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Protect, Serve, and Deport

The Rise of Policing as Immigration Enforcement

Amada Armenta


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Protect, Serve, and Deport exposes the on-the-ground workings of local immigration enforcement in Nashville, Tennessee. Between 2007 and 2012, Nashville’s local jail participated in an immigration enforcement program called 287(g), which turned jail employees into immigration officers who identified over ten thousand removable immigrants for deportation. The vast majority of those identified for removal were not serious criminals, but Latino residents arrested by local police for minor violations. Protect, Serve, and Deport explains how local politics, state laws, institutional policies, and police practices work together to deliver immigrants into an expanding federal deportation system, conveying powerful messages about race, citizenship, and belonging.


Praise For Protect, Serve, and Deport: The Rise of Policing as Immigration Enforcement

"This stellar volume cements Armenta’s status as an expert ethnographer working at the intersection of the sociology of critical criminology, law and society, and immigration. Academics and non-academics, graduate and under-graduate students alike will find in this text a readable and eminently troubling portrait of immigrant life in the deportation nation, a story deftly told through the clear-eyed and empathetic vision of one of the field’s rising stars."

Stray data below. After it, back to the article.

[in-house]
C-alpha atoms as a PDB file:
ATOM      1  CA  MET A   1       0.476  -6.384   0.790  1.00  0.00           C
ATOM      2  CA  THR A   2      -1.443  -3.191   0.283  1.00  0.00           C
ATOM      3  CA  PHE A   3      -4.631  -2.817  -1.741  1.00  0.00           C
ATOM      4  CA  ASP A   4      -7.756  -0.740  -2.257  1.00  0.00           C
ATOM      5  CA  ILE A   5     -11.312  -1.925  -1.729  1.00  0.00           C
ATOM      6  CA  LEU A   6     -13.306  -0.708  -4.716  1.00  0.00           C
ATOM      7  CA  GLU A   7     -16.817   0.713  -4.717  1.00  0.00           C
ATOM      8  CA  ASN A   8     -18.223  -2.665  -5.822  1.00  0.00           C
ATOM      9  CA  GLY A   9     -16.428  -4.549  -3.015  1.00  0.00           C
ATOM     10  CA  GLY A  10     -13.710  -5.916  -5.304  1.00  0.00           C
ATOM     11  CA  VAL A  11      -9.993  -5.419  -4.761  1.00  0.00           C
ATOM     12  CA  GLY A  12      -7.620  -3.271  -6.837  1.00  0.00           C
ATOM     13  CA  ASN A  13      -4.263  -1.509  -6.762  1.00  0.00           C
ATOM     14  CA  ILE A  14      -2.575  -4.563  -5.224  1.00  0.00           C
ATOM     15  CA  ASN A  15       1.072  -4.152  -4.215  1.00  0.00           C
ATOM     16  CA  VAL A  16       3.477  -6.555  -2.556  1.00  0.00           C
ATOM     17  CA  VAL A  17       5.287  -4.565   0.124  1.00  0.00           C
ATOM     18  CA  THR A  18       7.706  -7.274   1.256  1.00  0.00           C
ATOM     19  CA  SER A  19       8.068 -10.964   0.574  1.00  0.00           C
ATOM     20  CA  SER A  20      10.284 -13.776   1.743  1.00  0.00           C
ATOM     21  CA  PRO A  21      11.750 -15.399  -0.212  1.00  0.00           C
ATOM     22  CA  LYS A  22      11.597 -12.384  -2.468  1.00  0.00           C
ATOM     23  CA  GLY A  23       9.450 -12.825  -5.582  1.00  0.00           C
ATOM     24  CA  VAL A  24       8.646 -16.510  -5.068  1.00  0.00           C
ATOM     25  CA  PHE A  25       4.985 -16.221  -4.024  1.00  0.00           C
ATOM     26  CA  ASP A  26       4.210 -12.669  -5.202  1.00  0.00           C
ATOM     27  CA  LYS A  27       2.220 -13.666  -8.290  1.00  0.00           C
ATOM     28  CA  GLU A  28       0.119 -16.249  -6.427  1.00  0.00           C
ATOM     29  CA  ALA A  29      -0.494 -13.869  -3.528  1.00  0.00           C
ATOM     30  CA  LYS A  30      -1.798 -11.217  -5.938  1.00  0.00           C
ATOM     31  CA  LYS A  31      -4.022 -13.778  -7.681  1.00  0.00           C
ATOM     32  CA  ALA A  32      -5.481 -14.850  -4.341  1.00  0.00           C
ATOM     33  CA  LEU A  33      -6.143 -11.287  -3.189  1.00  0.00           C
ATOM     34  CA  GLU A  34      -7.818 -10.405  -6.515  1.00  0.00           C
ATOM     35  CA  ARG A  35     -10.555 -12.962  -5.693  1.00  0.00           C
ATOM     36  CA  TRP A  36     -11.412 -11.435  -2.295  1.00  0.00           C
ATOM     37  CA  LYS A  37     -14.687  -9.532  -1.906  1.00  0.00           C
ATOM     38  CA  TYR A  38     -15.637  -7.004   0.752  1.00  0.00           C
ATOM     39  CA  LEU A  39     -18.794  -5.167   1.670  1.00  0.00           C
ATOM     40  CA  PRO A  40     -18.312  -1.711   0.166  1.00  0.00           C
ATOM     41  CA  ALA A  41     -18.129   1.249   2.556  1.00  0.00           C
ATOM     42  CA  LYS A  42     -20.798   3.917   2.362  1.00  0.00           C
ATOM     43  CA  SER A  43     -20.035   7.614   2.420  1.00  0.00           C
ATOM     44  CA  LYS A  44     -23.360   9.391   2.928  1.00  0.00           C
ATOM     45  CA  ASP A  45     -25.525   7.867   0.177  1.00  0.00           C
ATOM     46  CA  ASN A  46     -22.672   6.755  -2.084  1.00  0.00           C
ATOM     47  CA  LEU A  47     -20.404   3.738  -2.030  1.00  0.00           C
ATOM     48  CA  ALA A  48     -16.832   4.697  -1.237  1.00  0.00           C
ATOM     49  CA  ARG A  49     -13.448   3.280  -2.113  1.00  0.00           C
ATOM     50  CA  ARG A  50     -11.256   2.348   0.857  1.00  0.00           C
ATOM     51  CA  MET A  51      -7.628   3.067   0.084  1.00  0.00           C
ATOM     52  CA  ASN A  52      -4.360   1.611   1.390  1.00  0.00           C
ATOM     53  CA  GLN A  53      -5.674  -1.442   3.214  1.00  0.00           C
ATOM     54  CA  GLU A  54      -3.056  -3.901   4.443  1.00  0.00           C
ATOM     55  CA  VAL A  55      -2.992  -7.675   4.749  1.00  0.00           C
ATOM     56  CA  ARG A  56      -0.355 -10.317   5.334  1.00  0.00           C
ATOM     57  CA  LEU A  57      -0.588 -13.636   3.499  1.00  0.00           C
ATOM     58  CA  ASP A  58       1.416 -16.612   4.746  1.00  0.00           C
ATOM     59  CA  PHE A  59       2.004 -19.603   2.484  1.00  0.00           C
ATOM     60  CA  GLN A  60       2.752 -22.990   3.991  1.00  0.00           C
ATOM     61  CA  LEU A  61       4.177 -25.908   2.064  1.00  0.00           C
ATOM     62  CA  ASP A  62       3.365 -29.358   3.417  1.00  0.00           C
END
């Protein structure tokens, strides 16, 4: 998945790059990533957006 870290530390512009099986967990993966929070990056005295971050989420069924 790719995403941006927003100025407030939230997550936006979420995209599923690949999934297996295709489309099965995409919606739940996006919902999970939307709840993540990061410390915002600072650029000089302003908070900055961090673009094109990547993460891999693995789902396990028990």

— Theoretical Criminology

"Should be required reading for anyone interested in understanding what happens when local police facilitate mass deportation."

— Law & Society Review

"Amada Armenta’s Protect, Serve, and Deport makes a notable contribution to this burgeoning scholarship by tracing the adoption, rollout, and consequences of the 287(g) program in Davidson County, Tennessee . . . [it] is particularly timely and highly relevant to scholars researching immigrant criminalization, policing, or color-blind racism."

— American Journal of Sociology

"Armenta provides us with a rich ethnography of immigration policing in Nashville that is so insightful that it will also be of interest to scholars working on immigration enforcement, bordering practices, racial profiling, discretion, and policing in many other settings. It is truly a stellar book that should become mandatory reading on any syllabus or comprehensive exam list in border criminology and critical police studies in the United States and beyond."

— Border Criminologies

University of California Press, 9780520296305, 212pp.

Publication Date: June 26, 2017

About the Author

Amada Armenta is Associate Professor of Urban Planning at the UCLA Luskin School of Public Affairs.